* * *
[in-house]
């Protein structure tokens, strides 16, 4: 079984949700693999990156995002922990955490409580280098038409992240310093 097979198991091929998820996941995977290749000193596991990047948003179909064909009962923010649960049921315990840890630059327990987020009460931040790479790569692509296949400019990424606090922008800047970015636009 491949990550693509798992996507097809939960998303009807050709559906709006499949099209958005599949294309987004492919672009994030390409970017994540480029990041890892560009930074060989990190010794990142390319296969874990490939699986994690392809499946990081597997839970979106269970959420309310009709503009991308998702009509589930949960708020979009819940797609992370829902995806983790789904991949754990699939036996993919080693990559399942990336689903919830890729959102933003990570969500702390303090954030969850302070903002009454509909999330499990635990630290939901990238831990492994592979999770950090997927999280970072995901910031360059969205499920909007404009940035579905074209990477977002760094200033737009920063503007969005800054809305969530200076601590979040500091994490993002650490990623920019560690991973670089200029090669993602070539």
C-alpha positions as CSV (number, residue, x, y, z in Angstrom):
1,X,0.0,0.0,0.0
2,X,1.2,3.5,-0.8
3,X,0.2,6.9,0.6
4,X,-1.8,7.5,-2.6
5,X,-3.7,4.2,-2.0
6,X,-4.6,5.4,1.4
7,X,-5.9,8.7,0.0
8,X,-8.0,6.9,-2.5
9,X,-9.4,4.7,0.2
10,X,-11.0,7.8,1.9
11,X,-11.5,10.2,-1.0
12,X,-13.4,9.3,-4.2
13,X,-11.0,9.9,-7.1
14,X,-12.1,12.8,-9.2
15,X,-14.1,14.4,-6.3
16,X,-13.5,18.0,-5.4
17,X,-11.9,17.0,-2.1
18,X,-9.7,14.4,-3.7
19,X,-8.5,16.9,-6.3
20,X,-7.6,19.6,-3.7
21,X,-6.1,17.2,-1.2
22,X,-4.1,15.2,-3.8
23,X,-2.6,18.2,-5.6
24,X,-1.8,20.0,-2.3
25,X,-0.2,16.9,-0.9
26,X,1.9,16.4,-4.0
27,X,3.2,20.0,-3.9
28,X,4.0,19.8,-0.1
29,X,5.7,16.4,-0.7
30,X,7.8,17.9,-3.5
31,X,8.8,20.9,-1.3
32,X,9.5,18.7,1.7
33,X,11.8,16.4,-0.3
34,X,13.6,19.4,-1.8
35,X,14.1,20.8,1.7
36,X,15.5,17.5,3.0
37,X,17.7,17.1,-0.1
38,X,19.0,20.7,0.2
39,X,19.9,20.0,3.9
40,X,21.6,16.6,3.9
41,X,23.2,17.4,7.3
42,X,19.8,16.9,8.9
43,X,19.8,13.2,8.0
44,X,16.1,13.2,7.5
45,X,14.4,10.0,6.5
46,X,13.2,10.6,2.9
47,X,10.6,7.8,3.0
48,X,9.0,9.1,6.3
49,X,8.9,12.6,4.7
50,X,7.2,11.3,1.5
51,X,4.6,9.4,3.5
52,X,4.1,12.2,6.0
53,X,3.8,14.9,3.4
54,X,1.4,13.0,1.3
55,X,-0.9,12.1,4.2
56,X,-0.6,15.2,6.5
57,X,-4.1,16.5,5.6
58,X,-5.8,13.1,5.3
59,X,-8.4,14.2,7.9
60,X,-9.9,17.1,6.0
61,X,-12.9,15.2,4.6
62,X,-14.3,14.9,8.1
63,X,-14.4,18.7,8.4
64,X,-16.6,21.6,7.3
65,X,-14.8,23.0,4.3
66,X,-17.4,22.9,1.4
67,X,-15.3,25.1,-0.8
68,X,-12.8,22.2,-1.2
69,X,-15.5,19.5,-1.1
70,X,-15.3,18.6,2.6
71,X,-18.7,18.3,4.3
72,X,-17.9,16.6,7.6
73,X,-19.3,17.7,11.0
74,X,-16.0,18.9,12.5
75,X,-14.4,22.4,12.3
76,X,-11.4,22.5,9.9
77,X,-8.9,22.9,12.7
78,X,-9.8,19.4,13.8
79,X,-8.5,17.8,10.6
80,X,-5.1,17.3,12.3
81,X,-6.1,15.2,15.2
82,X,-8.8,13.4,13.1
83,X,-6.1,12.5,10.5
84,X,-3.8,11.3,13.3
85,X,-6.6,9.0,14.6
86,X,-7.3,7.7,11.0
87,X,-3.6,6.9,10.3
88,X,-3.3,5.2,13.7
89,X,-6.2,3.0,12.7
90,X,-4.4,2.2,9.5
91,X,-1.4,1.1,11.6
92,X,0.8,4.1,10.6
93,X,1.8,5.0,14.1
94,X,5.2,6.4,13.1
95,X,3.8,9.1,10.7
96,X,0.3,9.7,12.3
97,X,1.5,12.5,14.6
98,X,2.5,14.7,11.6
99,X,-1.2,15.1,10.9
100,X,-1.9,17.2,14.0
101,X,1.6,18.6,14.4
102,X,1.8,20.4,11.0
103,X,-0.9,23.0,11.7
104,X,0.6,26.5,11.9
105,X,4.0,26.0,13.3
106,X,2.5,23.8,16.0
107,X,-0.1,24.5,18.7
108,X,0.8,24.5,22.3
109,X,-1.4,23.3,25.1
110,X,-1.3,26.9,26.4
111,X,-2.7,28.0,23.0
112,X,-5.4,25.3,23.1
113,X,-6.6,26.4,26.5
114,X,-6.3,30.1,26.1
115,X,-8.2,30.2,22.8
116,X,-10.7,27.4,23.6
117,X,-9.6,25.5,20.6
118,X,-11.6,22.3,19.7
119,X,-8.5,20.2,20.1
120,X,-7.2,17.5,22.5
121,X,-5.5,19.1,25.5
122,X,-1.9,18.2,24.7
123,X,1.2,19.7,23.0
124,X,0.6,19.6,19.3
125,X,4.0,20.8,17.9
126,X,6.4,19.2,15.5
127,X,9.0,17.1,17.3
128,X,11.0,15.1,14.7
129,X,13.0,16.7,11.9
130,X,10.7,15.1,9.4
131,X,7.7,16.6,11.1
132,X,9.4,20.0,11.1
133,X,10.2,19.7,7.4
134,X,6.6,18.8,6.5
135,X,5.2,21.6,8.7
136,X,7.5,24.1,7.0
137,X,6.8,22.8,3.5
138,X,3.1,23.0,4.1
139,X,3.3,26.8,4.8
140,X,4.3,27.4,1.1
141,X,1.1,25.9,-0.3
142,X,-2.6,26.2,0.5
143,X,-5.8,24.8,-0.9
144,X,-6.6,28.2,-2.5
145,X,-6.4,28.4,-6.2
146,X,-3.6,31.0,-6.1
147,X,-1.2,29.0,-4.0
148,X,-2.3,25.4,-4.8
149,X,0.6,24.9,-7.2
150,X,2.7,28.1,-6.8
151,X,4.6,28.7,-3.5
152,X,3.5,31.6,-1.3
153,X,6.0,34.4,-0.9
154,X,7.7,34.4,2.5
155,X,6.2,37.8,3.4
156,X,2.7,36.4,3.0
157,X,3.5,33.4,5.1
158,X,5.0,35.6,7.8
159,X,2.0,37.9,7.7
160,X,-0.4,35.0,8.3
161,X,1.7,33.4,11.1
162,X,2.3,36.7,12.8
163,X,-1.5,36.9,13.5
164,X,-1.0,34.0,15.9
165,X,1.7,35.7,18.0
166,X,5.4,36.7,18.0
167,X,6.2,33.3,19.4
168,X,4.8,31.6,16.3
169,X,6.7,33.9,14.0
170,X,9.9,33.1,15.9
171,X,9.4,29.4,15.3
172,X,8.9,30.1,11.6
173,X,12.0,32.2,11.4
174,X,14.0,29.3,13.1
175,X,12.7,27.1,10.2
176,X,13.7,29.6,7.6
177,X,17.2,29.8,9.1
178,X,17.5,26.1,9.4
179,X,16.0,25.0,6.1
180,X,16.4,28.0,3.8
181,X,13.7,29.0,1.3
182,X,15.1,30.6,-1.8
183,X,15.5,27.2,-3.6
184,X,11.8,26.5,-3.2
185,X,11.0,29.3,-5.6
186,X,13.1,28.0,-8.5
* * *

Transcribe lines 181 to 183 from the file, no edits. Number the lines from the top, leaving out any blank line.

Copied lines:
178,X,17.5,26.1,9.4
179,X,16.0,25.0,6.1
180,X,16.4,28.0,3.8